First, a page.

ined using Bayesian methods; [37], for example, examine the contribution of turtle RGC

responses to velocity and acceleration encoding. This study reported that the instantaneous

firing rates of individual turtle RGCs contain information about speed, direction and accel-

eration of moving patterns. The firing rate-based Bayesian stimulus reconstruction carried

out in this study involved a couple of key approximations. These included the assumptions

that RGCs generate spikes according to Poisson statistics and that they do so independently

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of each other. The work of [29] emphasizes that these assumptions are unrealistic, but the

impact of detailed spike timing and correlation information on velocity decoding remains

uncertain.

The primary goal of this paper is to investigate the fidelity with which the velocity of

a visual stimulus may be estimated, given the detailed spiking responses of the primate

population RGC model of [29], using an optimal Bayesian decoder, with and without full

prior knowledge of the image. We begin by describing the mathematical construction of this

optimal decoder, and then compare the optimal estimates to those based on a “net motion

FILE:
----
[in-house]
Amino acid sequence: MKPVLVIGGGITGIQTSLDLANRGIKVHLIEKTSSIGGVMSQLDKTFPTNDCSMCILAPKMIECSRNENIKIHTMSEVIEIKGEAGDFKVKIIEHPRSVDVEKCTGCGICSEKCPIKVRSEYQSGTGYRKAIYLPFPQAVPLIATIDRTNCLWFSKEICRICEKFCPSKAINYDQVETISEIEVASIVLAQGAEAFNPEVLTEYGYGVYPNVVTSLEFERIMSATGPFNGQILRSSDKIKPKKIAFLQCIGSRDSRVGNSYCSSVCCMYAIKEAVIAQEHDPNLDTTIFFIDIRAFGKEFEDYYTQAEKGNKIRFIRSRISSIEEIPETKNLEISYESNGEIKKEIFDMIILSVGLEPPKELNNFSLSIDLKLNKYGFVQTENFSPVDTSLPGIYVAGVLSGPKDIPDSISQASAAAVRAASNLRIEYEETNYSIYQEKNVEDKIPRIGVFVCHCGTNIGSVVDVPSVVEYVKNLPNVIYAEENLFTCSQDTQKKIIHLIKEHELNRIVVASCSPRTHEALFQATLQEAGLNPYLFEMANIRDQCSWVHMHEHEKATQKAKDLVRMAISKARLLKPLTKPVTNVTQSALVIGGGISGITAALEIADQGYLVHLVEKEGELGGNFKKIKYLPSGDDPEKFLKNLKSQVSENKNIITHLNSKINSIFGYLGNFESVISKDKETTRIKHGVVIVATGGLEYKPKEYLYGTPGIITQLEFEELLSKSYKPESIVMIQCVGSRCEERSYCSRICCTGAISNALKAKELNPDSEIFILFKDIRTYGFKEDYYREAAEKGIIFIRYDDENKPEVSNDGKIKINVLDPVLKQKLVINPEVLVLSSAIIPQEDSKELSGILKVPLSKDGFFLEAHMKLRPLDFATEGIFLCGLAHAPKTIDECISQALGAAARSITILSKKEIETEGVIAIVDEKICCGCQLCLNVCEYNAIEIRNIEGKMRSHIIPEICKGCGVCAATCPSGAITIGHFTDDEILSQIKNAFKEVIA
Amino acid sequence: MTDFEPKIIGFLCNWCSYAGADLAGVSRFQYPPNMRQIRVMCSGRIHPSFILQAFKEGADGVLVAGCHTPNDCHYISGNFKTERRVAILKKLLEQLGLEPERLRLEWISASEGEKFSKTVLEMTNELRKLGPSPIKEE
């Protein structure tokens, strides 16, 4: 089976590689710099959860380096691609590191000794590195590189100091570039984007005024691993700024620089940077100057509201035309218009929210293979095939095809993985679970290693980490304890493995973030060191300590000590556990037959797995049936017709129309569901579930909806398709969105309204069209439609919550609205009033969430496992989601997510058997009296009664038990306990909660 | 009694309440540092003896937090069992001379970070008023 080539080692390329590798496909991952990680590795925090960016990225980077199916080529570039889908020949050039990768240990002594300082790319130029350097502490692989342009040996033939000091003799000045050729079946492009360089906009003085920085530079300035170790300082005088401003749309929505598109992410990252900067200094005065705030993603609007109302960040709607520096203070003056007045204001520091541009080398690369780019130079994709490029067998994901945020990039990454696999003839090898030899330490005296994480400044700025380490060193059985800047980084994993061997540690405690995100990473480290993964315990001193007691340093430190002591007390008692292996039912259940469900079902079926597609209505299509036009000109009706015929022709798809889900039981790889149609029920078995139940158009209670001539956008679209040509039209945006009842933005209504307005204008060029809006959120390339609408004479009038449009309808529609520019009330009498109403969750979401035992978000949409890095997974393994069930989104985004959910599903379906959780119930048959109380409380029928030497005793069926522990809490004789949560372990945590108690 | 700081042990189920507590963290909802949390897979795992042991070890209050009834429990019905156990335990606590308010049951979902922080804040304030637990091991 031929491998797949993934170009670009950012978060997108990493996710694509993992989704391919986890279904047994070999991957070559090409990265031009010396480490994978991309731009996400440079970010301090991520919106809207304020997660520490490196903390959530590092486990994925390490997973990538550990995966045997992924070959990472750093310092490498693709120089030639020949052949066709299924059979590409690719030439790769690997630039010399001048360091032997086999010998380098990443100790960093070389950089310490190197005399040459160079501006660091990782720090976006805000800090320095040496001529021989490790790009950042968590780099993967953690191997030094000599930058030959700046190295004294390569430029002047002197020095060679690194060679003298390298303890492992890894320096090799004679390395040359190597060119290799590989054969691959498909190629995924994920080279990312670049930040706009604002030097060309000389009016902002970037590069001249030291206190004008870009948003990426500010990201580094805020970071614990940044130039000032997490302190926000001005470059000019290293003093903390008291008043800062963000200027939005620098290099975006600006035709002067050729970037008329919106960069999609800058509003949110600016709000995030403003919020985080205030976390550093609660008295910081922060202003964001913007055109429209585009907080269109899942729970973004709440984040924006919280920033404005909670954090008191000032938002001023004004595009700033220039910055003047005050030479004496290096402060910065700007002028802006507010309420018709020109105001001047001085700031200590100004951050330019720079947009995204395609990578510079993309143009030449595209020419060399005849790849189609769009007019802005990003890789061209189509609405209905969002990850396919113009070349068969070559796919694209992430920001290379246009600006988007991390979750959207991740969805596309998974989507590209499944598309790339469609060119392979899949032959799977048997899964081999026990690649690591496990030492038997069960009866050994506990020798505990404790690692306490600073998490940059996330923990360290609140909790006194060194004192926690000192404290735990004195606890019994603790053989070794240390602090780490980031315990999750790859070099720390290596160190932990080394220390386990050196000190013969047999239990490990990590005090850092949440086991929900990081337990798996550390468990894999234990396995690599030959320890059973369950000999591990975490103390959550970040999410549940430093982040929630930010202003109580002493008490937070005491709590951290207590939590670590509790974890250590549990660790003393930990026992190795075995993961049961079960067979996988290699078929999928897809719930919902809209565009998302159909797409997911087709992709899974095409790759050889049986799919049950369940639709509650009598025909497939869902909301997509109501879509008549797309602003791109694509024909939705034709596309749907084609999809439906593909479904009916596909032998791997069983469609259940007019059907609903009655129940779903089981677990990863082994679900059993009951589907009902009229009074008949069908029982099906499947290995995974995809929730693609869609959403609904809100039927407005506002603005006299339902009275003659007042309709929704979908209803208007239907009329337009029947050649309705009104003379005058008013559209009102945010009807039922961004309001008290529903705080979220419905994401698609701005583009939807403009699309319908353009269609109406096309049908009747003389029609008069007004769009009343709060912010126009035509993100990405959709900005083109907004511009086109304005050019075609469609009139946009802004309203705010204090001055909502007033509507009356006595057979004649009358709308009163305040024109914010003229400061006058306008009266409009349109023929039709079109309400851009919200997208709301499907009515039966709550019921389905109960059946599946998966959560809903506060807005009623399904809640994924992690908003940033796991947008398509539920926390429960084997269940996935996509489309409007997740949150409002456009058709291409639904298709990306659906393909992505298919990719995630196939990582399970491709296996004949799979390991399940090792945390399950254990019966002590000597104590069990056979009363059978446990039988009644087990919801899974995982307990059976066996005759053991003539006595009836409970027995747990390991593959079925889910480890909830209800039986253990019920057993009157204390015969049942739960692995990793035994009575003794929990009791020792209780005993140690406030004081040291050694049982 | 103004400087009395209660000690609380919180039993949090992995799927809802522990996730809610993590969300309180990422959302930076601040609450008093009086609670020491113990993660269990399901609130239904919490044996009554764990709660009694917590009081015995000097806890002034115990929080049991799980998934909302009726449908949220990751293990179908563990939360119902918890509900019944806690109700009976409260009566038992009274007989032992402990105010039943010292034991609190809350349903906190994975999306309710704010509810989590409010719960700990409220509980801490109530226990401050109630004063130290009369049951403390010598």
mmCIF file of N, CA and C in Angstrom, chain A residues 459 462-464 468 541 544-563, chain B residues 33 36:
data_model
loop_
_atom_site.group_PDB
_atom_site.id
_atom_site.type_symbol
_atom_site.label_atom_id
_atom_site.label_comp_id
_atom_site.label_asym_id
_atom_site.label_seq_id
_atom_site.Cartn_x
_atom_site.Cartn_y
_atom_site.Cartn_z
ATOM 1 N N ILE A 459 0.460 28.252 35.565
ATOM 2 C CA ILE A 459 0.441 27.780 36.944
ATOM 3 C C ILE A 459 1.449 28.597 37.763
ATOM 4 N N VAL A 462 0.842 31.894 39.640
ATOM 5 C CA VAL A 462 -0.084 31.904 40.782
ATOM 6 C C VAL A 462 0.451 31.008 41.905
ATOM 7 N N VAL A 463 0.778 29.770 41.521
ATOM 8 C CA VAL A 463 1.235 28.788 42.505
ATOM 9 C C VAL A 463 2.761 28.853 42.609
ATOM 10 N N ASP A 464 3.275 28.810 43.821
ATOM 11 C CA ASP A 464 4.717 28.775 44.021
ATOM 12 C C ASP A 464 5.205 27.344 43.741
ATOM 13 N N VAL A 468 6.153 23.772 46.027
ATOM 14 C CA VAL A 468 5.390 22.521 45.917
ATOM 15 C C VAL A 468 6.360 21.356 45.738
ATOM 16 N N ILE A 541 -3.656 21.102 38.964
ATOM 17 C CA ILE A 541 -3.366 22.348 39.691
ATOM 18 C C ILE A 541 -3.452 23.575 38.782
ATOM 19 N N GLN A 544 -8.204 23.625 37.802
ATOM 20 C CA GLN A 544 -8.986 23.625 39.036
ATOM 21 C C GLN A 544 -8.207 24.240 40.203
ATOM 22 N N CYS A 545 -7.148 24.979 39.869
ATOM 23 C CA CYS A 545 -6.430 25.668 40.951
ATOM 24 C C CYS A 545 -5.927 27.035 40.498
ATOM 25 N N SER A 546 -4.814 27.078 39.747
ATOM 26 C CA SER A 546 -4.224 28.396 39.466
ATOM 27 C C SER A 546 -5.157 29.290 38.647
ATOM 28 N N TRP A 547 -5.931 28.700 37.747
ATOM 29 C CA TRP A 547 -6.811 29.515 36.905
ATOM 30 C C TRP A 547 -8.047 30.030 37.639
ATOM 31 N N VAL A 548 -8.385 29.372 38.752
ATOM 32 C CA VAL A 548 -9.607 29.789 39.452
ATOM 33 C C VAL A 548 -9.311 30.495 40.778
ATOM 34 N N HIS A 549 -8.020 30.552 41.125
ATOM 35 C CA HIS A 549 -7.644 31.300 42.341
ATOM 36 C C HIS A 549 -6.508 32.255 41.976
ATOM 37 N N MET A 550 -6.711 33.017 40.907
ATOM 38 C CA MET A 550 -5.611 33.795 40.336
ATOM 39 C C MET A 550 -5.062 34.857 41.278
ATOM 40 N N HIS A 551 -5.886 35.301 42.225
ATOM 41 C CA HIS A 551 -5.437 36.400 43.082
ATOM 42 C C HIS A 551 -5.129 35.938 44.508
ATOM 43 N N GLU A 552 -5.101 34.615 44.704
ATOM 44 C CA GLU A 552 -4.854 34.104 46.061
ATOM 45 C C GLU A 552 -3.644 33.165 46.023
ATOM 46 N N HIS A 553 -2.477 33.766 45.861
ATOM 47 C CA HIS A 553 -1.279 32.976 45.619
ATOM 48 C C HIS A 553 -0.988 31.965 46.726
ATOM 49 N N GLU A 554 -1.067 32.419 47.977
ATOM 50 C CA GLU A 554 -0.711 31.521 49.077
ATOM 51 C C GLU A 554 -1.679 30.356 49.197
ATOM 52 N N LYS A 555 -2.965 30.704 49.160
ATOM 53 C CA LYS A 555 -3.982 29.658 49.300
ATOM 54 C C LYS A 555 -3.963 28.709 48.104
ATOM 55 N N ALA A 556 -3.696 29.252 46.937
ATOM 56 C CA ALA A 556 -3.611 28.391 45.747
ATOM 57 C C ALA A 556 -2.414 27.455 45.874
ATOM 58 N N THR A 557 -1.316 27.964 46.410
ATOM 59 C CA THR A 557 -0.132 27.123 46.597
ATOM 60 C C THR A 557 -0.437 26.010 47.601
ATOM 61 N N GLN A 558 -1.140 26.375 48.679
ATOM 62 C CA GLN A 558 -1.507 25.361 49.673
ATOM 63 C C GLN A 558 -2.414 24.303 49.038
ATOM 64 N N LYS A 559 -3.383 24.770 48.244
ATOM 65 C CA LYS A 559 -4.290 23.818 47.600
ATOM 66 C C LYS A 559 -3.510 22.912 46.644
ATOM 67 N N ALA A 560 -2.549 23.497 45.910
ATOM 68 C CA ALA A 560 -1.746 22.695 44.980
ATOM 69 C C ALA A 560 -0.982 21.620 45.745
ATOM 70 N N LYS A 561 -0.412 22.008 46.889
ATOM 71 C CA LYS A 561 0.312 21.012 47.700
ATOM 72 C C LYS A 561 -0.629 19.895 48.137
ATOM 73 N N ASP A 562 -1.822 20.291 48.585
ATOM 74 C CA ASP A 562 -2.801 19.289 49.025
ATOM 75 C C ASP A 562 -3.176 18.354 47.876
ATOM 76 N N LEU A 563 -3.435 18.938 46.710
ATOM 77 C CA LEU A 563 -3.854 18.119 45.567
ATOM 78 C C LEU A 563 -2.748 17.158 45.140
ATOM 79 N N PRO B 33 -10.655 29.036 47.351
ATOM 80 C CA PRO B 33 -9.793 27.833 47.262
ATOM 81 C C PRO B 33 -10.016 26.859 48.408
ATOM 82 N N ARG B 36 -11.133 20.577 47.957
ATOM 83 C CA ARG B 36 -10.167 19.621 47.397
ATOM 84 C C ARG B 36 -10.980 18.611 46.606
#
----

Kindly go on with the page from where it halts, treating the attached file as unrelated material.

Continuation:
signal” derived directly from the spike trains without any prior image information [14]. We

derive a mathematical connection between these two decoders and investigate the decoders’

performance through a series of simulations.

2.Methods

2.A.Model

The generalized linear model (GLM) [8,21] for the spiking responses of the sensory network

used in this study was described in detail in [29]. It consists of an array of ON and OFF

retinal ganglion cells (RGC) with specific baseline firing rates. Given the spatiotemporal

image movie sequence, the model generates a mean firing rate for each cell, taking into

account the temporal dynamics and the center-surround spatial stimulus filtering properties

of the cells. Then, incorporating spike history effects and cross-coupling between cells of the

same type and of the opposite type, it generates spikes for each cell as a stochastic point

process.

In response to the visual stimulus I, the i-th cell in the observed population emits a spike

train, which we represent by a response function

ri(t) =

?

α

δ(t − ti,α),(1)

where each spike is represented by a delta function, and ti,αis the time of the α-th spike of